Did you know that, according to published reports, Yahoo CEO Marissa Mayer enjoys chauffeured limousine service to, and from, the company's Sunnyvale headquarters? Did you know she's had a nursery built next to her office so she can care for her child? And, did you know she's notorious for keeping employees waiting for hours to meet with her?
If so, it should come as no surprise then that Ms. Mayer has just severed ALL telecommuting positions at Yahoo.
Citing a need for face-to-face communications in order to enhance innovation, Mayer's dictum is, in fact, a brutal, take-it-or-leave-it ultimatum to the organization's 600 or so telecommuters. Many are single parents. Others suffer from agoraphobia. Others simply don't possess the financial wherewithal to move to company HQs.
And, how delicious is it that this also happens to be Telecommuter Appreciation Week? Timing is, indeed, everything in life.
Ms. Mayer seemed to be a breath of fresh air when she first joined Yahoo. She made many smart, clear-sighted decisions that were rewarded on Wall Street. But, her telecommuting 'let them eat cake' declaration tells me the new Yahoo boss is just like the old boss(es). Note: in the interests of full transparency, I should report that my firm represented Yahoo for 15 roller coaster months. At the time, Carol Bartz was CEO. And, I think it would be fair to describe her period on the throne as a genuine reign of terror.
Rather than continue to posit my views on what I see as Mayer's readily transparent move to place profits over people, I decided, instead, to conduct in-house qualitative and quantitative research.
I first asked Sara Jane Whitman Ramos, our culture czar and a telecommuting mom, for her take on Marissa's decision. She said, “It's disheartening to see a company as influential as Yahoo take away its work-from-home policy. (Mayer's) decision is an antiquated one that, as we're seeing in the media firestorm, is backfiring. The best and brightest employees are looking for freedom and flexibility. Peppercomm recognizes this value in today’s workforce which is why we maintain a company-wide telecommuting policy, a practice for which we were recognized by Crain’s New York. Yahoo needs to build a stronger management system that fosters open communications across channels, and have a better understanding of what motivates people.'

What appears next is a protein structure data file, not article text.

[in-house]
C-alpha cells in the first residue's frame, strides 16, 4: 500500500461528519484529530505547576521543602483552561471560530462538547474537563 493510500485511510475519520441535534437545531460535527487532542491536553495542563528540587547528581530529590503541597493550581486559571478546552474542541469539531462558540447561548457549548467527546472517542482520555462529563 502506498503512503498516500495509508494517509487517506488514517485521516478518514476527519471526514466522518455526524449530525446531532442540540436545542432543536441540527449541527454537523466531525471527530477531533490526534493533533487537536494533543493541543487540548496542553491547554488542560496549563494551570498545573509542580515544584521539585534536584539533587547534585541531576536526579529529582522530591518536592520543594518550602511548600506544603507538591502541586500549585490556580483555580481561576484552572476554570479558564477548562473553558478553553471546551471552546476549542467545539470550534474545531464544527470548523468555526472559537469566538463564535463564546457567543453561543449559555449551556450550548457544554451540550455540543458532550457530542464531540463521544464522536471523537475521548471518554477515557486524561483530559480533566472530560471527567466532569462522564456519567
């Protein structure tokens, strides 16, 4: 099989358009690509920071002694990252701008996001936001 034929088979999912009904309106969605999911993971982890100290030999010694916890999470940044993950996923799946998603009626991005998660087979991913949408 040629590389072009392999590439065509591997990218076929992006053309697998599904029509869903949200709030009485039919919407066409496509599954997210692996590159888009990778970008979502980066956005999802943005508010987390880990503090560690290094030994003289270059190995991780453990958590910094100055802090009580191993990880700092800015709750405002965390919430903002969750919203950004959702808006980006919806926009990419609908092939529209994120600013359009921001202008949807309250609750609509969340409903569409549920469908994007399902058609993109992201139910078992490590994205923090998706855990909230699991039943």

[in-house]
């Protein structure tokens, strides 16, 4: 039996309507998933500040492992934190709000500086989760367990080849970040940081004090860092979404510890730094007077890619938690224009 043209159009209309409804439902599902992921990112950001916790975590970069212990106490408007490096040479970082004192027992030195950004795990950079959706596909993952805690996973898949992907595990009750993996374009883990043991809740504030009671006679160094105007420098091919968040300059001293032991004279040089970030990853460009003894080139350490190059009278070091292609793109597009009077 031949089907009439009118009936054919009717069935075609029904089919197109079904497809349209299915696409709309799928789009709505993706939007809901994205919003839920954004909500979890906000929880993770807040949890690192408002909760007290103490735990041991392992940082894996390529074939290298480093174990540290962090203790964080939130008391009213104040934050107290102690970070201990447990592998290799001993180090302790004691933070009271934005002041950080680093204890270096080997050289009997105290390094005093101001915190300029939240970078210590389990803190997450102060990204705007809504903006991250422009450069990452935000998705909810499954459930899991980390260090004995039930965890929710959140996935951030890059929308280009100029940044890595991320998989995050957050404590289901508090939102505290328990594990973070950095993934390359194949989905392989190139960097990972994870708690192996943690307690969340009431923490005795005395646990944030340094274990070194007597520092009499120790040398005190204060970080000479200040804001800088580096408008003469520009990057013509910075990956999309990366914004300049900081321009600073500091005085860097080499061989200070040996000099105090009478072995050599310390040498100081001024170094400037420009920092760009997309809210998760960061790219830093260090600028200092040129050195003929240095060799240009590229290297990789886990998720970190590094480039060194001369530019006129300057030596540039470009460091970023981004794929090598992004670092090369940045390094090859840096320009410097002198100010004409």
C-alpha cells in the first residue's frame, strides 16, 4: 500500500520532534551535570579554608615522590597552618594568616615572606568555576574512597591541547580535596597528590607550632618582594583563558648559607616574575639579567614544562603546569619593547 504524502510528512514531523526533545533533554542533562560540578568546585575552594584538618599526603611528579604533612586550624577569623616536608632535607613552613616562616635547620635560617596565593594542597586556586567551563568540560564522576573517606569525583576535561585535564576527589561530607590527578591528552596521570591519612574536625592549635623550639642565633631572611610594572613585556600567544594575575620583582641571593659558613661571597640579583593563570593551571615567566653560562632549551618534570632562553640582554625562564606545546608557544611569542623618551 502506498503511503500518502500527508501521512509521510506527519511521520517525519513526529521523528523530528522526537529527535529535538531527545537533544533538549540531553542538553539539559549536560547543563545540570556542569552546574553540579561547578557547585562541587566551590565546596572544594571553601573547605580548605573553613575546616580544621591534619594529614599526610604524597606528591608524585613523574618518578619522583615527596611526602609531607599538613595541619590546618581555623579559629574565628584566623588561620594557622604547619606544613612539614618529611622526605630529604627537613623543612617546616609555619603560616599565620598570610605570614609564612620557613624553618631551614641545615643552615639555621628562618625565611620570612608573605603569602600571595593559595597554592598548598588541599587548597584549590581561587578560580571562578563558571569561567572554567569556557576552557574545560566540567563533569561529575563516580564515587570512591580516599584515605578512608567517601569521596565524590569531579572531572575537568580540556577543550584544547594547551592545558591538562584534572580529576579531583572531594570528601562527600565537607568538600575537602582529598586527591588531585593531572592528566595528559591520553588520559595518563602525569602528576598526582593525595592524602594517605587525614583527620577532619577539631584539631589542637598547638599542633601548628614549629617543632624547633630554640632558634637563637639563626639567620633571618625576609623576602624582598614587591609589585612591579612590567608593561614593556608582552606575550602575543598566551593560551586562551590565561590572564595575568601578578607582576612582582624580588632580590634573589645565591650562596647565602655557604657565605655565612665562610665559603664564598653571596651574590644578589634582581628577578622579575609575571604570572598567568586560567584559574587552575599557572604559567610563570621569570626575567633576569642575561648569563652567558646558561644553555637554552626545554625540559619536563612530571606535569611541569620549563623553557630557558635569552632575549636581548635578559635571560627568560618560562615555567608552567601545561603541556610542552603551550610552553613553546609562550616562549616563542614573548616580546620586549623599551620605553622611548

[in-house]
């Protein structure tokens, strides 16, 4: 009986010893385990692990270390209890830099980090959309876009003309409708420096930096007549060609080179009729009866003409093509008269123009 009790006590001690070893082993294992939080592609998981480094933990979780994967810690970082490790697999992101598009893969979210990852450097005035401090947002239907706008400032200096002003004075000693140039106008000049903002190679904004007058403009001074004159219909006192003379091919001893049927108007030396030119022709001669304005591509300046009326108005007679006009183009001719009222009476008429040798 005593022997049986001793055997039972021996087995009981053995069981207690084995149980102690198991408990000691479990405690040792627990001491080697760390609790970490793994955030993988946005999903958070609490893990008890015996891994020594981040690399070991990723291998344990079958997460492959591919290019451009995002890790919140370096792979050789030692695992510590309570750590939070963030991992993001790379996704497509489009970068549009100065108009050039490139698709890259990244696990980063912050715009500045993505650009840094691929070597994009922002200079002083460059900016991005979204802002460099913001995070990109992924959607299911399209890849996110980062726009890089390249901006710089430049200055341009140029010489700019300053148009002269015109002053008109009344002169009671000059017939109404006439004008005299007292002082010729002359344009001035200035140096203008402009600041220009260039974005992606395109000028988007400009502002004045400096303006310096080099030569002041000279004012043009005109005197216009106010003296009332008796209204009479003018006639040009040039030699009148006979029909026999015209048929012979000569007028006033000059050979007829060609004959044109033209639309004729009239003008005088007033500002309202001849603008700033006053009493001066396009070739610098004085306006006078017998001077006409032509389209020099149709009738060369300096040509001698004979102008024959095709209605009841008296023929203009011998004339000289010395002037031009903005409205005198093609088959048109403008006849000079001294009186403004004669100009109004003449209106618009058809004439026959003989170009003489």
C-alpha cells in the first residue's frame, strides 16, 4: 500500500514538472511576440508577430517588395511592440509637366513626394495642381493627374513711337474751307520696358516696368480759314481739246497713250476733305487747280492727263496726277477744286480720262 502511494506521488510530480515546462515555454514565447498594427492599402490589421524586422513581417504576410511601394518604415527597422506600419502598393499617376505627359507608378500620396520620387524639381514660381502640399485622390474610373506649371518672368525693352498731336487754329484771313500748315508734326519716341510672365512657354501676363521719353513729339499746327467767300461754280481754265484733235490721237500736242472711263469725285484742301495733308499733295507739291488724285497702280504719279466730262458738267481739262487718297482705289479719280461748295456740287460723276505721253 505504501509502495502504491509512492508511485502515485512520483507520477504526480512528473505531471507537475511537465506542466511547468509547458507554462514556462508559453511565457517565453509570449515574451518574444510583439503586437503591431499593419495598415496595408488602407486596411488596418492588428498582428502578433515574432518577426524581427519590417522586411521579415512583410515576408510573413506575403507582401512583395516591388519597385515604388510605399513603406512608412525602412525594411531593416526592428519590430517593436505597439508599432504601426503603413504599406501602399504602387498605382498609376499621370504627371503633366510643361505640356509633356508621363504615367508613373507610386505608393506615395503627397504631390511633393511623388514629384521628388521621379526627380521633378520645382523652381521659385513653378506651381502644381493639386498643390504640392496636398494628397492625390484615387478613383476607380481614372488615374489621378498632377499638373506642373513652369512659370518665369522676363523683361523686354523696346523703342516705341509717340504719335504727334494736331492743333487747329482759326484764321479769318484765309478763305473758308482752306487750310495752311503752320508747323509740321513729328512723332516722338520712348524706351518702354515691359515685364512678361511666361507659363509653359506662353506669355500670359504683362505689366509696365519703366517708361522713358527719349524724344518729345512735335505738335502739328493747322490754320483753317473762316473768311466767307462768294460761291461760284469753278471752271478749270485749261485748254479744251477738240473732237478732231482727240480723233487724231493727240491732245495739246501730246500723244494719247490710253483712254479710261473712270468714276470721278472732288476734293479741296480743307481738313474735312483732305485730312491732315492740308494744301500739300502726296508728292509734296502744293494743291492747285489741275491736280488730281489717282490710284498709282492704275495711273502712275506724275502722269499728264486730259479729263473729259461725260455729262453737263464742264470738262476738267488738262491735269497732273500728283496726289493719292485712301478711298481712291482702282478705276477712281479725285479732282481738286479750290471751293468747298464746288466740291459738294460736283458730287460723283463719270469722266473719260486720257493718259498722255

I next surveyed our employees, asking them two questions:
1.) If Peppercomm took away its work-from-home policy, would it negatively impact your perception of the firm?Seventy percent (70%) of the 59 respondents said it would.
2.) If Peppercomm no longer had a work-from-home policy, would you seek different employment?Forty-four percent (44%) answered yes or maybe.
I'm disappointed, but not at all surprised, to discover that Ms. Mayer is just the latest in a long line of inside out, top down, totally detached Yahoo CEOs. She may be doing the right things financially, but I've always believed a company's most important constituency is its employee base. And, as a long-time Yahoo observer, I can't name another well-known corporation that has so consistently mishandled its workplace culture over the years.
My only question is this: Does Yahoo possess a Marat or Robespierre within the ranks who has the chutzpah to foment a palace revolution? If a corporate monarchy ever deserved to be overthrown, it's this one. The queen is dead! Long live the people!
RepMan tips his telecommuting hat to Vivienne Barlow.